A group of conservative constitutional attorneys—including the “scandal-plagued” former chief justice of Alabama’s Supreme Court Roy Moore—joined the numerous other parties seeking leave to file briefs as amici curiae, invariably asking the U.S. Supreme Court to take up Rep. Mike Kelly’s (R-Pa.) lawsuit seeking to overturn Pennsylvania’s election results. Unfortunately for Moore, the Supreme Court has already rejected Kelly’s application for injunctive relief without comment.
In the filing, Moore and his colleagues—two law professors and a recent law school graduate—argued that the commonwealth court’s decision to dismiss Kelly’s lawsuit based on laches violated the Supremacy Clause of the U.S. Constitution.
According to the motion, the Pennsylvania Supreme Court justices were legally required to decide the case based on the Constitution itself, asserting that the application of the doctrine of laches in the case was unconstitutional.
“[T]he Constitution required the Pennsylvania Supreme Court to adjudicate the case before it under the Electors Clause and Pennsylvania law inasmuch as it was consistent with the Pennsylvania Constitution,” the motion stated. “By disregarding those authorities and deciding the case on the basis of laches, the Pennsylvania Supreme Court elevated a state-law time bar above the Constitution itself. This violated the Supremacy Clause, which holds that the Constitution preempts the law of the states when the two conflict.”
In a more audacious argument, the attorneys also argued that the process of widespread early voting is itself unconstitutional, relying on an extremely narrow reading of Art. II which delegates the power to set the date of elections to Congress. The group argued that based on the text of the Constitution, Congress clearly only intended for citizens to cast their ballot on Election Day.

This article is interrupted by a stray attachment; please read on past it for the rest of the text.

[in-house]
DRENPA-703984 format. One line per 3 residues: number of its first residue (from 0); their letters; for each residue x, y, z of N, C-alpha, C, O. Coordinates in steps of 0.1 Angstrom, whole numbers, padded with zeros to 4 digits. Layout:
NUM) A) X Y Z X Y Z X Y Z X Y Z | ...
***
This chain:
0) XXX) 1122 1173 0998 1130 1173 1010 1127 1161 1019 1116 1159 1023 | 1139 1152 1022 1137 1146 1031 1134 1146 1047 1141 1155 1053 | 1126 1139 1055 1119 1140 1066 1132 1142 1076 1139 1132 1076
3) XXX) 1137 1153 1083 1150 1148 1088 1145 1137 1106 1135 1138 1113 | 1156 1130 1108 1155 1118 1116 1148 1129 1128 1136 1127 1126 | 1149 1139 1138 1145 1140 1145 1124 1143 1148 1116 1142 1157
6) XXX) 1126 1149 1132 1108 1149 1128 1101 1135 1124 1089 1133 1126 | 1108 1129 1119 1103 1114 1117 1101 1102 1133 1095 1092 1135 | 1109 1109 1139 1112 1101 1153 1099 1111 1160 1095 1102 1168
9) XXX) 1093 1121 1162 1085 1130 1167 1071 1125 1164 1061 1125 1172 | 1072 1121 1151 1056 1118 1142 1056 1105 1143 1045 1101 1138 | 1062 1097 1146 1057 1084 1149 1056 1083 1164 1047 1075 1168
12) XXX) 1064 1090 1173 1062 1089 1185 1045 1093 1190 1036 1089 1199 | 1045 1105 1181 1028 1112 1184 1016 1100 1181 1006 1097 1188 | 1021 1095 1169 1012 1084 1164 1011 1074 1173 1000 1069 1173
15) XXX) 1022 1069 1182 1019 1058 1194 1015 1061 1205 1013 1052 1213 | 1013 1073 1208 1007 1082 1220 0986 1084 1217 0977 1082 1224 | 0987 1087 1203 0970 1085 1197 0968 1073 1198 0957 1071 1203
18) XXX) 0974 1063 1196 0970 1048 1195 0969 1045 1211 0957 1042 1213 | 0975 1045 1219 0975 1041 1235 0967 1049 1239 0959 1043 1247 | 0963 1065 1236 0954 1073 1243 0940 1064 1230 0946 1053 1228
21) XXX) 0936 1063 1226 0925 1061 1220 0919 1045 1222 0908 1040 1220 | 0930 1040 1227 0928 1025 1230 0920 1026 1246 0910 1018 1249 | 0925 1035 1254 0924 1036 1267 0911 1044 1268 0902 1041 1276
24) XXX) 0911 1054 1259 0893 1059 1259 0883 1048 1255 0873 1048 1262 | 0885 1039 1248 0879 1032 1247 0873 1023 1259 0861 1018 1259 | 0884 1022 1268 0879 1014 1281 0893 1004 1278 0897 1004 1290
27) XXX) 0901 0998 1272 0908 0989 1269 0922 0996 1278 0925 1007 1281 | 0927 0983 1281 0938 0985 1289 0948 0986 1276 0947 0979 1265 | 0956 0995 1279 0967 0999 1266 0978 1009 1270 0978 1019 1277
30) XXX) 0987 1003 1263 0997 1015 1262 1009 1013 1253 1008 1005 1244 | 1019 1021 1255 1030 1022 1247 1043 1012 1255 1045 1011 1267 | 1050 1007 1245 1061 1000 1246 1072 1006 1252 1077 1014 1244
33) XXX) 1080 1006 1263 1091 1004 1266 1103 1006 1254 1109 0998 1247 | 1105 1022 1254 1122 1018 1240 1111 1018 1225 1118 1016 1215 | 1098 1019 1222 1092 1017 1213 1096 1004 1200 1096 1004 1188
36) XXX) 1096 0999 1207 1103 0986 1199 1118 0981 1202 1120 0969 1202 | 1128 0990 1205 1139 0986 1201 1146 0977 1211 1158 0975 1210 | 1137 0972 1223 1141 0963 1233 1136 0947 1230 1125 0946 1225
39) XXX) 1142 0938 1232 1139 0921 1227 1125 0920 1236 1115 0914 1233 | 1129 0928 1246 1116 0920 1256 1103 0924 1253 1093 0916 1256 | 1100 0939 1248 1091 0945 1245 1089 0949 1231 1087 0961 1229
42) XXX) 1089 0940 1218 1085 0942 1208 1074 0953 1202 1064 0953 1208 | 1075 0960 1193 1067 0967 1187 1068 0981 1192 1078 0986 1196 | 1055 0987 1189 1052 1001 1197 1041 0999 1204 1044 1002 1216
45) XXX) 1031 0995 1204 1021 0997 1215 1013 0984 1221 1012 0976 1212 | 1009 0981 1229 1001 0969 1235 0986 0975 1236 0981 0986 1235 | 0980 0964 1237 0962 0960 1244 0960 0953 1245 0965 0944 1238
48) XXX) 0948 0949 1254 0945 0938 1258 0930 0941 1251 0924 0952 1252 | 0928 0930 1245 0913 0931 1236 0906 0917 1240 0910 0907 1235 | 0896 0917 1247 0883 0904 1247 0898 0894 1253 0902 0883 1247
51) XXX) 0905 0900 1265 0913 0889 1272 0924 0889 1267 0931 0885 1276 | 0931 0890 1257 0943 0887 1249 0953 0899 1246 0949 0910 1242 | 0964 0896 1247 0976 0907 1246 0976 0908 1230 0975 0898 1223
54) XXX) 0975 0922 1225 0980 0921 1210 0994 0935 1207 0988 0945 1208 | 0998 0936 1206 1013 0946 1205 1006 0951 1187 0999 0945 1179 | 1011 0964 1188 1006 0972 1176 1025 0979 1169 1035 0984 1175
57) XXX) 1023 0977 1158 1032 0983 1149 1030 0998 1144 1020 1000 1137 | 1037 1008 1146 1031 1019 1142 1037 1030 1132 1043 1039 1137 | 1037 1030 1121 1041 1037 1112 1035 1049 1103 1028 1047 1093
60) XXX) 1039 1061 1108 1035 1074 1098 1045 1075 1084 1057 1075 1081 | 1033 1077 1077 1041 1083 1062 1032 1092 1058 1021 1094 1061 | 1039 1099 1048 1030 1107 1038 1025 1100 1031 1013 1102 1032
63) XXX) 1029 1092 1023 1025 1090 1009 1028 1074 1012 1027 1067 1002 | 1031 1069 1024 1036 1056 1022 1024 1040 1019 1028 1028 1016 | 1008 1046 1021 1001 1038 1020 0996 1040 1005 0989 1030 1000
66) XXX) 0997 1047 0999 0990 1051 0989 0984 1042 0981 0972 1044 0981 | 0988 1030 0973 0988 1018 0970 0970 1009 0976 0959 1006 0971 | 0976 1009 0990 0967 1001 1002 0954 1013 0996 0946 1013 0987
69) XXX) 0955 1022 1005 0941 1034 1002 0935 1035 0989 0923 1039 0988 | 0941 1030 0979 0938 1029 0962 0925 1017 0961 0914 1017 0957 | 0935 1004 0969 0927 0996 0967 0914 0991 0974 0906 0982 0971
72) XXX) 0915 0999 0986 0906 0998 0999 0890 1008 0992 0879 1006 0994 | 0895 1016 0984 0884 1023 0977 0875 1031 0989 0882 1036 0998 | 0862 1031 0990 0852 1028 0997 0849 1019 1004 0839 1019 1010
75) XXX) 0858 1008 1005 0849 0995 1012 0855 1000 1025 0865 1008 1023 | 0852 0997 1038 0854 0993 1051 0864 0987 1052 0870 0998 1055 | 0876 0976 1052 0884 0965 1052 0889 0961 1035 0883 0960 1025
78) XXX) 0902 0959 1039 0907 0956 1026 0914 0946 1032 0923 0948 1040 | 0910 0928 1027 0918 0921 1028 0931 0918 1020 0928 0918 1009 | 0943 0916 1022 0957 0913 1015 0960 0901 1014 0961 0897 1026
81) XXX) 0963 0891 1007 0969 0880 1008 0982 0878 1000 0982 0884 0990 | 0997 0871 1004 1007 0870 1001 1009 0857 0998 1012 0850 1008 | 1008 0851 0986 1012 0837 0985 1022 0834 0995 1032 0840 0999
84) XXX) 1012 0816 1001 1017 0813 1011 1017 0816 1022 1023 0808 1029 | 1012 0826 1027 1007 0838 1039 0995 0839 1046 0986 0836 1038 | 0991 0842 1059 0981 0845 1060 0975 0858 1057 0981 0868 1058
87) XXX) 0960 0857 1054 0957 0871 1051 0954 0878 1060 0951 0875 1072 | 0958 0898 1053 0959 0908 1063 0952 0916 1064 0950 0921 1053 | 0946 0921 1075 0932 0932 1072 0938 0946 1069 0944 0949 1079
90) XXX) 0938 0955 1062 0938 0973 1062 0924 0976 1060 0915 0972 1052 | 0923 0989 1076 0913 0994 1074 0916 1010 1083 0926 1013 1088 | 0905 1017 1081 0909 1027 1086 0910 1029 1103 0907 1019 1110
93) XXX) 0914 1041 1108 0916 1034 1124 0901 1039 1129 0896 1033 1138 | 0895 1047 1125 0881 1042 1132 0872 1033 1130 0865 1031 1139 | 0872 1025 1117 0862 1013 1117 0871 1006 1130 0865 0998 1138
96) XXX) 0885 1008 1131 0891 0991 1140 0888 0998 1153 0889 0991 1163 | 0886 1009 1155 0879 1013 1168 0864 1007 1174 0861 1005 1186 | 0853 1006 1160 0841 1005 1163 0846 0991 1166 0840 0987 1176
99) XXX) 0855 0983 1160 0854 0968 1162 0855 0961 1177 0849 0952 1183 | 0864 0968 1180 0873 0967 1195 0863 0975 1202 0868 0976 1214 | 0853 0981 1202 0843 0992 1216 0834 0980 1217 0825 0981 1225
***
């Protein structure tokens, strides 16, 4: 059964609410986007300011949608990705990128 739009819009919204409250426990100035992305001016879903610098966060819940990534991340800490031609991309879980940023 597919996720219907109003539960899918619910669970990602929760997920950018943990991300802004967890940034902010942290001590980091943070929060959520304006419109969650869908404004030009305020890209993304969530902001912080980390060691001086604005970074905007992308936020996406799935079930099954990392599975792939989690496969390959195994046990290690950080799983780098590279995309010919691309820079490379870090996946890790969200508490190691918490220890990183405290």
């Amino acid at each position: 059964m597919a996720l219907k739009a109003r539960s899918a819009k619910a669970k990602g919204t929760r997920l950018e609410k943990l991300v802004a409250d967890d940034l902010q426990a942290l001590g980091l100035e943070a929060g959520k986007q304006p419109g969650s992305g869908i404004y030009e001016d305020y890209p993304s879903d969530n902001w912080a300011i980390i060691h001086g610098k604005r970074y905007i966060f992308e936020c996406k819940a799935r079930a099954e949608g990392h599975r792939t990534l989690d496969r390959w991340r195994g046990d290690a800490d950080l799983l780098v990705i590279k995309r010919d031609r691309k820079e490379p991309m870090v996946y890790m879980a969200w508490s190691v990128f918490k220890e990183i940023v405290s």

“From this constitutional provision, it is clear that the Constitution contemplates a set nation-wide time for choosing Electors, that is, for voting for President and Vice-President,” the motion stated. “From 3 U.S.C. § 1, it is clear that Congress intended to fix a single day for this election to take place, and that this day should be uniform throughout the United States.”
According to the filing, while absentee ballots are permissible for those who have “valid reasons for being away from home” on Election Day, it cannot take the place of in-person voting for significant portions of the population.
“Congress certainly did not intend to open the floodgates to allow anyone to vote weeks or months in advance of the federally-established election date, whether in person or by mail or by ballot harvesting or other means which might vary dramatically from one state to another,” the group wrote. “The Framers of the Constitution in 1787 and those who adopted the Twelfth and Twentieth Amendments, as well as the Congress of 1948 that adopted 3 U.S.C. § 1, clearly contemplated a system of uniform dates for holding the Presidential election, assembling the Electors in their respective States to cast their votes, and opening and counting the ballots of the Electors.”
But Moore’s arguments aren’t going anywhere. Shortly after Moore filed the motion, the U.S. Supreme Court issued an order denying Rep. Kelly’s application.
Read the filing from Moore et al. below:
[image via Jonathan Bachman/Getty Images]
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